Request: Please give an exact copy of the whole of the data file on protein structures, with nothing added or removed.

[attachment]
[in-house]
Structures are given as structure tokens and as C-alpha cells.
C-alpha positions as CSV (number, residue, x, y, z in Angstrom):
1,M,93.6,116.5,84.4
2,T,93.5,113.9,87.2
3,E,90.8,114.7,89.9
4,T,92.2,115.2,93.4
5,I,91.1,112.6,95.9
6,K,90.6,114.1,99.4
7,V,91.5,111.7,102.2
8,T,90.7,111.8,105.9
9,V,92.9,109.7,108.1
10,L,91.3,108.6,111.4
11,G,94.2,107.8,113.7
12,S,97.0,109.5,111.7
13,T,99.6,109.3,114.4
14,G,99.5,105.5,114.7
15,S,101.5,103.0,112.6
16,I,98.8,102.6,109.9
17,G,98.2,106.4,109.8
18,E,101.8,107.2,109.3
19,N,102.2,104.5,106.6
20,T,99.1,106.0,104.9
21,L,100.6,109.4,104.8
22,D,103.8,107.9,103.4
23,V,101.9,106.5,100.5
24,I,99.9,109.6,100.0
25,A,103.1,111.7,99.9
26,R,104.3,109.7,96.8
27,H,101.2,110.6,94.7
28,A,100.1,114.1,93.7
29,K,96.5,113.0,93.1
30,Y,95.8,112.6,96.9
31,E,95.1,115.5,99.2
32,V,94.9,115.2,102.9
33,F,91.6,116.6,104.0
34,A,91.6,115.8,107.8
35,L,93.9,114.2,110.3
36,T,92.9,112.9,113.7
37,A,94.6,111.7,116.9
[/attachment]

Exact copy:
[in-house]
Structures are given as structure tokens and as C-alpha cells.
C-alpha positions as CSV (number, residue, x, y, z in Angstrom):
1,M,93.6,116.5,84.4
2,T,93.5,113.9,87.2
3,E,90.8,114.7,89.9
4,T,92.2,115.2,93.4
5,I,91.1,112.6,95.9
6,K,90.6,114.1,99.4
7,V,91.5,111.7,102.2
8,T,90.7,111.8,105.9
9,V,92.9,109.7,108.1
10,L,91.3,108.6,111.4
11,G,94.2,107.8,113.7
12,S,97.0,109.5,111.7
13,T,99.6,109.3,114.4
14,G,99.5,105.5,114.7
15,S,101.5,103.0,112.6
16,I,98.8,102.6,109.9
17,G,98.2,106.4,109.8
18,E,101.8,107.2,109.3
19,N,102.2,104.5,106.6
20,T,99.1,106.0,104.9
21,L,100.6,109.4,104.8
22,D,103.8,107.9,103.4
23,V,101.9,106.5,100.5
24,I,99.9,109.6,100.0
25,A,103.1,111.7,99.9
26,R,104.3,109.7,96.8
27,H,101.2,110.6,94.7
28,A,100.1,114.1,93.7
29,K,96.5,113.0,93.1
30,Y,95.8,112.6,96.9
31,E,95.1,115.5,99.2
32,V,94.9,115.2,102.9
33,F,91.6,116.6,104.0
34,A,91.6,115.8,107.8
35,L,93.9,114.2,110.3
36,T,92.9,112.9,113.7
37,A,94.6,111.7,116.9